The Ethics Of Vigilantism: How Anonymous Is Like Batman, Israel (it’s thin but it’s there) And The American Revolution

Posted: January 22, 2012 in Culture, Politics, Technology
Tags: , , , , , , , , ,

The spirit of resistance to government is so valuable on certain occasions, that I wish it to be always kept alive. It will often be exercised when wrong, but better so than not to be exercised at all. I like a little rebellion now and then. It is like a storm in the Atmosphere.

Thomas Jefferson

Remember that glorious time back in the 90’s when every time you booted up a computer it looked like this?

That's right. You must have at least 26 senses to operate this UI.

 

 

 

 

 

 

 

 

Of course you don’t. Because you live in a world not run by demented people who don’t actually know what computers are.

Back in 19995 some very bad men took advantage of your naivete and (because you couldn’t download movies yet because the internet didn’t work that fast and your hard drive was smaller than the storage on your camera) forced you to shell out good money for this:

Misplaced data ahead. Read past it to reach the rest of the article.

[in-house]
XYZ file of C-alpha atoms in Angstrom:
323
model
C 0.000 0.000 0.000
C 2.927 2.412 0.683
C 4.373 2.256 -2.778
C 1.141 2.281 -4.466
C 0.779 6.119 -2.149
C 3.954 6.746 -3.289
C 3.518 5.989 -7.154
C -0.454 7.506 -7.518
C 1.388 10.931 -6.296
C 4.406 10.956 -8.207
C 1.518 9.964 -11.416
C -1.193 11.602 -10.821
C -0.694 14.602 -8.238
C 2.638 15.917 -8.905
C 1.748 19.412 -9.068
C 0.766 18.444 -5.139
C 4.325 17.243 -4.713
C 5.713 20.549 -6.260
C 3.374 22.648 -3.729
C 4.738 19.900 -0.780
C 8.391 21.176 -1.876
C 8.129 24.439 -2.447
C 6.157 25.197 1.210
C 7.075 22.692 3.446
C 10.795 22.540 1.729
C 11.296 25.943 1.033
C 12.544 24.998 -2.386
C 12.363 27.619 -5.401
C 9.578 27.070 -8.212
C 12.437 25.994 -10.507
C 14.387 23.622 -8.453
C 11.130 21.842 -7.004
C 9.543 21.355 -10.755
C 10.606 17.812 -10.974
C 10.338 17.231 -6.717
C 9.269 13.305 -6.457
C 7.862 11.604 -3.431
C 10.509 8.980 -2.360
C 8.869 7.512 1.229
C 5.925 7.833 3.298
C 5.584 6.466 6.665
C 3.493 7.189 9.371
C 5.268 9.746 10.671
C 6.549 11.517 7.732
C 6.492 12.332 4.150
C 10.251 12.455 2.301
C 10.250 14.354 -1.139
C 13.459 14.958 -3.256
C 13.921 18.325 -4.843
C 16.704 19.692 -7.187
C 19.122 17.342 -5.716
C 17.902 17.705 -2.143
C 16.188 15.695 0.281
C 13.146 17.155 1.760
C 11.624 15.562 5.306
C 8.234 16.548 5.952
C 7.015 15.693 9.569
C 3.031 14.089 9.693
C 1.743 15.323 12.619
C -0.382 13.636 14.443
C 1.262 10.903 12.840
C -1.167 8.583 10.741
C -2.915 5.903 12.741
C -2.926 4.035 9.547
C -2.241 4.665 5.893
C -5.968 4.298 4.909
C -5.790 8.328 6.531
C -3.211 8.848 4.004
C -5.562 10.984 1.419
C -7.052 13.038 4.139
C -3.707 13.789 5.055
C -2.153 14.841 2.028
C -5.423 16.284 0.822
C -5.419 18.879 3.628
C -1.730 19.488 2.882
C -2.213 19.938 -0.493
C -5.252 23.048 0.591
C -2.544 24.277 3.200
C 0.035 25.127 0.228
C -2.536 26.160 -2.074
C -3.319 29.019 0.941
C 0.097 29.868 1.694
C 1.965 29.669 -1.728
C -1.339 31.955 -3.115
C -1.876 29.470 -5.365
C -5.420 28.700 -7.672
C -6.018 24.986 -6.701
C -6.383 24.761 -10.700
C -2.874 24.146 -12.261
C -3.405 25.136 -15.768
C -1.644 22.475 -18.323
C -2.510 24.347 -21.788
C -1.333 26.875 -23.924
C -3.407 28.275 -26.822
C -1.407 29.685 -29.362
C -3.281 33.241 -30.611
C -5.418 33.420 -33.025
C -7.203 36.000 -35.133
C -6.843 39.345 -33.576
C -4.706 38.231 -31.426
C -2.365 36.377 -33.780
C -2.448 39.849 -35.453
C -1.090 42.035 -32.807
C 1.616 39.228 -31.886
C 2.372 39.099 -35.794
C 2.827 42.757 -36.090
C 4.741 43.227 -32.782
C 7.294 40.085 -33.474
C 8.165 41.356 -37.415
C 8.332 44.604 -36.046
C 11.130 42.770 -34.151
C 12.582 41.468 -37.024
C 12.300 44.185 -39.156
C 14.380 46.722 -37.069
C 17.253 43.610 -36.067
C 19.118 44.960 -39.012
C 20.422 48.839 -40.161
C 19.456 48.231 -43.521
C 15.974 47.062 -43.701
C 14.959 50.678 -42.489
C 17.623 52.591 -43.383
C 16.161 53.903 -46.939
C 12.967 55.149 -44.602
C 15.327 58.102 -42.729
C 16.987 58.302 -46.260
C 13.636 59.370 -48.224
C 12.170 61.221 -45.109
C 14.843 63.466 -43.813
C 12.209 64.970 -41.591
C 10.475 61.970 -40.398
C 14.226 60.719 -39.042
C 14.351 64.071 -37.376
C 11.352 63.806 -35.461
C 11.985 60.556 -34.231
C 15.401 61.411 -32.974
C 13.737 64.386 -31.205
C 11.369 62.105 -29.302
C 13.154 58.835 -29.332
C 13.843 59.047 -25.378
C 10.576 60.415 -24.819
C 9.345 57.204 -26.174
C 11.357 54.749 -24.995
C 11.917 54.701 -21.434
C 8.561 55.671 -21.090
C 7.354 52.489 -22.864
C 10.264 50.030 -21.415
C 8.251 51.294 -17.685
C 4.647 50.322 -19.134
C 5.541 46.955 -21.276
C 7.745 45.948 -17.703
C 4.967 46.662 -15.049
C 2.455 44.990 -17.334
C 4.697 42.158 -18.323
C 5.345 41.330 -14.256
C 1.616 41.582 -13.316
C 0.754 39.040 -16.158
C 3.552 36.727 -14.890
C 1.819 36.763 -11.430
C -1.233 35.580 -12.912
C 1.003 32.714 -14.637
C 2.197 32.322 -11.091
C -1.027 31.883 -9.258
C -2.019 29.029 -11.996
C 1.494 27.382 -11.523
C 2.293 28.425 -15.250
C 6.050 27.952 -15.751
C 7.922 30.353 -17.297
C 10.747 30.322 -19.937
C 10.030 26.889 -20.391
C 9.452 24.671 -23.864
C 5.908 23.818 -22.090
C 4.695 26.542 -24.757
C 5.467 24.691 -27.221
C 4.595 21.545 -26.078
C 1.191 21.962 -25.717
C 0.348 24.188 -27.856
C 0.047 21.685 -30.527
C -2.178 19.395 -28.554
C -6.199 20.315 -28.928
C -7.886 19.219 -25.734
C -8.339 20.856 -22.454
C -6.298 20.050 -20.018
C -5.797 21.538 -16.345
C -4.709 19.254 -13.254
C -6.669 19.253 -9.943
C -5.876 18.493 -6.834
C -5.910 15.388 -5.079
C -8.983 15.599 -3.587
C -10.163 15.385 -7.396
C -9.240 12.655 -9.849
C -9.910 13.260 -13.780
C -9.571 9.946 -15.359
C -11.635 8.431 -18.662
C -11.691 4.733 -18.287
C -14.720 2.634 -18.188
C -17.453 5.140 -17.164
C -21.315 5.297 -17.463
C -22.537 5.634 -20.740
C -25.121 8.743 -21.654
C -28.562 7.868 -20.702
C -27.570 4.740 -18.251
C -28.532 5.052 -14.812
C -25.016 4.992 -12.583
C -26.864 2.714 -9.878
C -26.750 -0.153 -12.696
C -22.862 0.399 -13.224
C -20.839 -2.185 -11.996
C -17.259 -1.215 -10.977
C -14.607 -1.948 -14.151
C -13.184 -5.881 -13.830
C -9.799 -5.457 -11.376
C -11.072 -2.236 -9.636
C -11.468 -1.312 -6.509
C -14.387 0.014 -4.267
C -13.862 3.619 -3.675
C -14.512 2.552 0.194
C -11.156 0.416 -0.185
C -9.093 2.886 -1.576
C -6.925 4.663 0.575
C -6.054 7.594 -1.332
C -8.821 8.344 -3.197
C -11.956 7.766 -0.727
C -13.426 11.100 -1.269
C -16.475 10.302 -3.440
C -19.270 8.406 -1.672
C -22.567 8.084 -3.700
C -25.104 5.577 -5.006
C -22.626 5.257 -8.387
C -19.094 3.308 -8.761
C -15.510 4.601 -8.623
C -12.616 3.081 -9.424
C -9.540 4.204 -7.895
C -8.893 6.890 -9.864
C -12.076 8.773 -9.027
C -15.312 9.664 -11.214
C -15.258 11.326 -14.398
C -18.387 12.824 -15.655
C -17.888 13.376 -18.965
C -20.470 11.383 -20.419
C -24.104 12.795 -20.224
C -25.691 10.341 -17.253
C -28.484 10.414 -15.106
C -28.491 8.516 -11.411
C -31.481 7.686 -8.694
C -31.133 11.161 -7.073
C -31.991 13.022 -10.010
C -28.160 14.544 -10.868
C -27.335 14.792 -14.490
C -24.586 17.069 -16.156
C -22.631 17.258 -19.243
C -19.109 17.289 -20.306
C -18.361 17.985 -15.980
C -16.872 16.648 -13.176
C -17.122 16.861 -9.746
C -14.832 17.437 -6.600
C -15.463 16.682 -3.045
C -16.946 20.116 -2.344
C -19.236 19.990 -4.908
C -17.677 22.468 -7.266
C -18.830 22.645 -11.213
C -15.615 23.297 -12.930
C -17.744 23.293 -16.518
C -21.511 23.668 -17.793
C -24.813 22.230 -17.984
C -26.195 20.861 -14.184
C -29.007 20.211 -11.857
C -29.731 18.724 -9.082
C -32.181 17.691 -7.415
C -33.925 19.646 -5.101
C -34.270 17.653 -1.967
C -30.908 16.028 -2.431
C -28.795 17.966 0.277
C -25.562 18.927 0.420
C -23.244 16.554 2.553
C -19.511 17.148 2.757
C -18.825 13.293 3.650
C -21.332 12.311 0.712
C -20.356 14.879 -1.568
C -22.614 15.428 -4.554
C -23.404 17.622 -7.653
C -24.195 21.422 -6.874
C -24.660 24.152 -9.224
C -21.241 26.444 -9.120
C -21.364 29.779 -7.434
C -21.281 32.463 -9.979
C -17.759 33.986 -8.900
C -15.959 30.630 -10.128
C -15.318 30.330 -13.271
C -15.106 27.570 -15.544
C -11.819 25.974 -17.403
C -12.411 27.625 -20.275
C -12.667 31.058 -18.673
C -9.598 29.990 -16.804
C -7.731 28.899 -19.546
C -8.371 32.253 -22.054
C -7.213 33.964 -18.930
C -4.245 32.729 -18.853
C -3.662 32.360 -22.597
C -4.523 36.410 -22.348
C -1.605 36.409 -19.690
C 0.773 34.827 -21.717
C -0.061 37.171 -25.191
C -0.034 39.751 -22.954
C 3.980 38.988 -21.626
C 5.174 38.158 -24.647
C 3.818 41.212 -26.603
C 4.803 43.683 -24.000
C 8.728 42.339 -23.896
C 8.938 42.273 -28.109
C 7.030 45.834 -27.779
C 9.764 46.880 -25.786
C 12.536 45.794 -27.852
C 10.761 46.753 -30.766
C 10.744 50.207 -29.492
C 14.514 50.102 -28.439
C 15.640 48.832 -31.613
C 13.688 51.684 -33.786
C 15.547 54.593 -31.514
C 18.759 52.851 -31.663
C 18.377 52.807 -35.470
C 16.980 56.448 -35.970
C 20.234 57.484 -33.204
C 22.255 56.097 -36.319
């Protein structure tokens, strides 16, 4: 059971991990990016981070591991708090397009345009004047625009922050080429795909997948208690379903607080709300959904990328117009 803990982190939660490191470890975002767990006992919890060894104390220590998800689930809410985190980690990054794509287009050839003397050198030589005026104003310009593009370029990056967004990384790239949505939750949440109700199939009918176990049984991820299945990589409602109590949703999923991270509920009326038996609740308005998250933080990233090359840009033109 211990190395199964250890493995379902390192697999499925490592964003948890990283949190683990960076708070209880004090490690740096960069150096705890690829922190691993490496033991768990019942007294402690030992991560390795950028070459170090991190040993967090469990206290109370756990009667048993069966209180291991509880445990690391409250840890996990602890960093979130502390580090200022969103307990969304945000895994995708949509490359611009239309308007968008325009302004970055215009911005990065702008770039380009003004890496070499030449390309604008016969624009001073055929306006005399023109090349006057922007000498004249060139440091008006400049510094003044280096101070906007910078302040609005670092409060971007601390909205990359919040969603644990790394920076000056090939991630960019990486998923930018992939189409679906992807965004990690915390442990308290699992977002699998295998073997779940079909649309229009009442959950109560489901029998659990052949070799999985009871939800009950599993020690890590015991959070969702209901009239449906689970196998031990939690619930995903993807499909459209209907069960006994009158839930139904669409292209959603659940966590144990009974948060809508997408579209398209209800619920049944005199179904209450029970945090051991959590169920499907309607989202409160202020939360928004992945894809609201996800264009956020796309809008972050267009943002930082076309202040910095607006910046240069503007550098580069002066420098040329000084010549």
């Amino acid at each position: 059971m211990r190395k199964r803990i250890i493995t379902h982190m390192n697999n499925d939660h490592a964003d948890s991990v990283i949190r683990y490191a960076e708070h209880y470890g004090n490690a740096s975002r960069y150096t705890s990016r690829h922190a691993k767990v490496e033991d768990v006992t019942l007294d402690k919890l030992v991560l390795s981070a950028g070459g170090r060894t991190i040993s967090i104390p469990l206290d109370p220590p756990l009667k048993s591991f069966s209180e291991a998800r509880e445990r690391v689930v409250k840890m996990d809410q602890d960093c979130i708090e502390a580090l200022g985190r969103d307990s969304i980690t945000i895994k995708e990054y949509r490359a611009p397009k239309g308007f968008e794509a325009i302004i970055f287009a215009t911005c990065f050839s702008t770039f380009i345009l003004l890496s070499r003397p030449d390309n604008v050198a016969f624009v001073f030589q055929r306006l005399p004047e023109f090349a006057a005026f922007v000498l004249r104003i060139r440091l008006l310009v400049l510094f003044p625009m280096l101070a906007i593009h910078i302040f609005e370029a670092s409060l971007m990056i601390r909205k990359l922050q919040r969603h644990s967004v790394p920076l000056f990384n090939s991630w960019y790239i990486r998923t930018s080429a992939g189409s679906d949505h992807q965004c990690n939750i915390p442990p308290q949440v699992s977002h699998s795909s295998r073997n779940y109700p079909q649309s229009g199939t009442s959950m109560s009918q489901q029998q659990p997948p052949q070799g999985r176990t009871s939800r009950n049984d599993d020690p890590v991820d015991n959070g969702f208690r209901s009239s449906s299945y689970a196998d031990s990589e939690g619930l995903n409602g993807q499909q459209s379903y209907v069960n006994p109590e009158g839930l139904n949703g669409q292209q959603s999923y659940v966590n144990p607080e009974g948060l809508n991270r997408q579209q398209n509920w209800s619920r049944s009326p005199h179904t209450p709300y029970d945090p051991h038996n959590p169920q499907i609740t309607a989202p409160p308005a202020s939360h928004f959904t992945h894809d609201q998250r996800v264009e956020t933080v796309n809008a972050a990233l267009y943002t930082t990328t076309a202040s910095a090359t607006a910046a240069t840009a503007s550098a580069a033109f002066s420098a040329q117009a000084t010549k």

We've Never Met A Geek, But We're Pretty Sure Angelina Jolie Would Be Open To Sleeping With One

 

 

 

 

 

 

 

 

To call Hackers science-fiction is to do a disservice to movies even as terribly unrealistic as Critters, Star Trek The Motion Picture and The Undefeated. Don’t believe me? The main plot involved a terrorist conspiracy to capsize boats, which are out at sea, with computers that are connected to, what we’ll laughingly refer to as, the Internet by way of dial-up modems.

Boats.

At sea.